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United States v. Morales

June 11, 2010


The opinion of the court was delivered by: Johnson, Senior District Judge


Defendant John Morales ("Defendant" or "Morales") was arrested on June 15, 2007, after being indicted for four narcotics-related charges. The Law Offices of E. Abel Arcia ("Arcia") was retained to represent Morales and, accordingly, Arcia filed a notice of appearance on June 19, 2007. Ernest Atalay ("Atalay"), then an attorney with Arcia's firm, also made appearances before this Court on behalf of Morales. Atalay initially appeared as a stand-in for Arcia, and did not file a notice of appearance. However, both Arcia and Atalay made subsequent appearances on behalf of Morales. More notable for the purposes of this order are the times that both Arcia and Atalay failed to appear.

On November 13, 2007, neither attorney appeared with Morales at a status conference. On November 15, 2007, Atalay made his first appearance in this case and informed the Court that Arcia's wife recently had a baby. The Court told Atalay,

The Court: That's nice but he also has a client, and he should give the client and the Court the courtesy of saying "I have this personal problem."

Atalay: Absolutely.

The Court: It's really no excuse on his behalf.

Atalay: I'm just the messenger, your Honor. I will relay the Court's position to Mr. Arcia. I'm sure he is aware of it.

[. . .]

The Court: Tell your colleague he better be here. [. . . ]

The Court: I have had situations such as he's having, and I remember I took my infant down to court when I was a police officer, okay. So he's got no excuse.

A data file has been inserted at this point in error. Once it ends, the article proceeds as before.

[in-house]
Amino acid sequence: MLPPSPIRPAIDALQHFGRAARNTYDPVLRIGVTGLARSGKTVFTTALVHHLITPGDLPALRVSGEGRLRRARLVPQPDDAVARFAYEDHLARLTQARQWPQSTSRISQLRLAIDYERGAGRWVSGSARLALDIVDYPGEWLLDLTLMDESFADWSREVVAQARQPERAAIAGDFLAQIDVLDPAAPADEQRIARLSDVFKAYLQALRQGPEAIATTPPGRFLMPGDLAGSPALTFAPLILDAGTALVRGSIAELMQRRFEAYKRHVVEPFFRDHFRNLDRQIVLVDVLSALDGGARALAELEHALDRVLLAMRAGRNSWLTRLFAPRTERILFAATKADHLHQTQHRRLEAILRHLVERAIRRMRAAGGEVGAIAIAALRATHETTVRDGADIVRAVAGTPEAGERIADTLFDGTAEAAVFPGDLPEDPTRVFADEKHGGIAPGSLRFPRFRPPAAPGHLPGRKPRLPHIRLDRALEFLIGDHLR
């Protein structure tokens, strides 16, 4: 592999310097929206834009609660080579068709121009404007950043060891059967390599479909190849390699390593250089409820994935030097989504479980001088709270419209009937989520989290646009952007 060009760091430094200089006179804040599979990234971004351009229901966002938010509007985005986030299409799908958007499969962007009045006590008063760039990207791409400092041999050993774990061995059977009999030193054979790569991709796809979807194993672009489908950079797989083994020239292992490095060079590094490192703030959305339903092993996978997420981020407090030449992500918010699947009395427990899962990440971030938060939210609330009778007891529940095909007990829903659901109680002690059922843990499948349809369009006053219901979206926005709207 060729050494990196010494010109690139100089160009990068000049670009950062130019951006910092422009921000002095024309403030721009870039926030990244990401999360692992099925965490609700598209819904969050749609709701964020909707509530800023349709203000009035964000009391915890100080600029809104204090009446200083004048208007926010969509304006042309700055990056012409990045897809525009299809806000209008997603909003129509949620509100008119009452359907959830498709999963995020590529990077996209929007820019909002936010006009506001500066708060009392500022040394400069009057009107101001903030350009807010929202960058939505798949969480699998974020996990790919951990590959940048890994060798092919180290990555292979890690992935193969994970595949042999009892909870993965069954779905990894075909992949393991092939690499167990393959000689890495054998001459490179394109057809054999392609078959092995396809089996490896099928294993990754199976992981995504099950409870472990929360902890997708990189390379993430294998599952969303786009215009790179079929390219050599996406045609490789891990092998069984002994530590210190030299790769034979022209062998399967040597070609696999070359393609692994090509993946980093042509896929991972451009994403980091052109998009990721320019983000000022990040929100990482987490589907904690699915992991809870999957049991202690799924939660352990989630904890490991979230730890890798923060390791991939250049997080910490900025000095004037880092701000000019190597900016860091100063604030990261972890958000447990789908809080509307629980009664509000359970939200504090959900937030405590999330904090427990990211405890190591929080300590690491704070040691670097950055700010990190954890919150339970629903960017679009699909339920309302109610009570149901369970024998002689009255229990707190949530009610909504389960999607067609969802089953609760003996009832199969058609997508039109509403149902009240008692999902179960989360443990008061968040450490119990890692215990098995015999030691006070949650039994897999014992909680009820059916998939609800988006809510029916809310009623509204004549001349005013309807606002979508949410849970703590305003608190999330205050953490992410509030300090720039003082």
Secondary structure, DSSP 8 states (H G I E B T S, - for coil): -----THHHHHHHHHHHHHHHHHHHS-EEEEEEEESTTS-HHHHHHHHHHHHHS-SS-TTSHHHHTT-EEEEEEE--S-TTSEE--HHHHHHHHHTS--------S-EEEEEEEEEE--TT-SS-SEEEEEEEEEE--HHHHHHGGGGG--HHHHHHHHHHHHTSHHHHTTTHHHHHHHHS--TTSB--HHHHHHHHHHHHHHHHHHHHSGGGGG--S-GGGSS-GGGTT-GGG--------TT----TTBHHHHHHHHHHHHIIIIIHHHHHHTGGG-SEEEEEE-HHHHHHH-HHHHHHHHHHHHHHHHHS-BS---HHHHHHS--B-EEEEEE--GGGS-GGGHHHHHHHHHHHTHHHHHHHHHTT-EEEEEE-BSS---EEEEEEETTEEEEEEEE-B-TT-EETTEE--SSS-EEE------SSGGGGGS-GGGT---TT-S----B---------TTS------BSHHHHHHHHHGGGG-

Atalay: I understand, your Honor. I will let him know.

The Court: But not so much me, although it's me also, but he's got a client here.

(Tr. of 11/15/07 Proceedings, at 2:18-4:4.)

At a March 5, 2008 conference, neither Arcia nor Atalay appeared for Morales. Consequently, the conference was adjourned to April 4, 2008, wherein Atalay appeared and represented that plea negotiations were ongoing. The Court set another status conference for May 15, 2008. Informed that plea negotiations had failed, the Court set jury selection and trial, to commence on September 8, 2008. The parties were directed to file any in limine motions by August 18, 2008.

On July 22, 2008, the government moved to hold a status conference at the Court's earliest convenience. (Docket No. 19.) According to the government, Morales' case had just been reassigned to new Assistant United States Attorney ("AUSA"), Sylvia Schweder ("AUSA Schweder"), who, despite several attempts, was unable to get in touch with either Arcia or Atalay. A hearing was immediately scheduled for the purpose of aiding the government in reaching defense counsel.

On August 18, 2008, the government moved to admit tape-recorded conversations between Morales and an alleged co-conspirator. No opposition from Arcia or Atalay followed.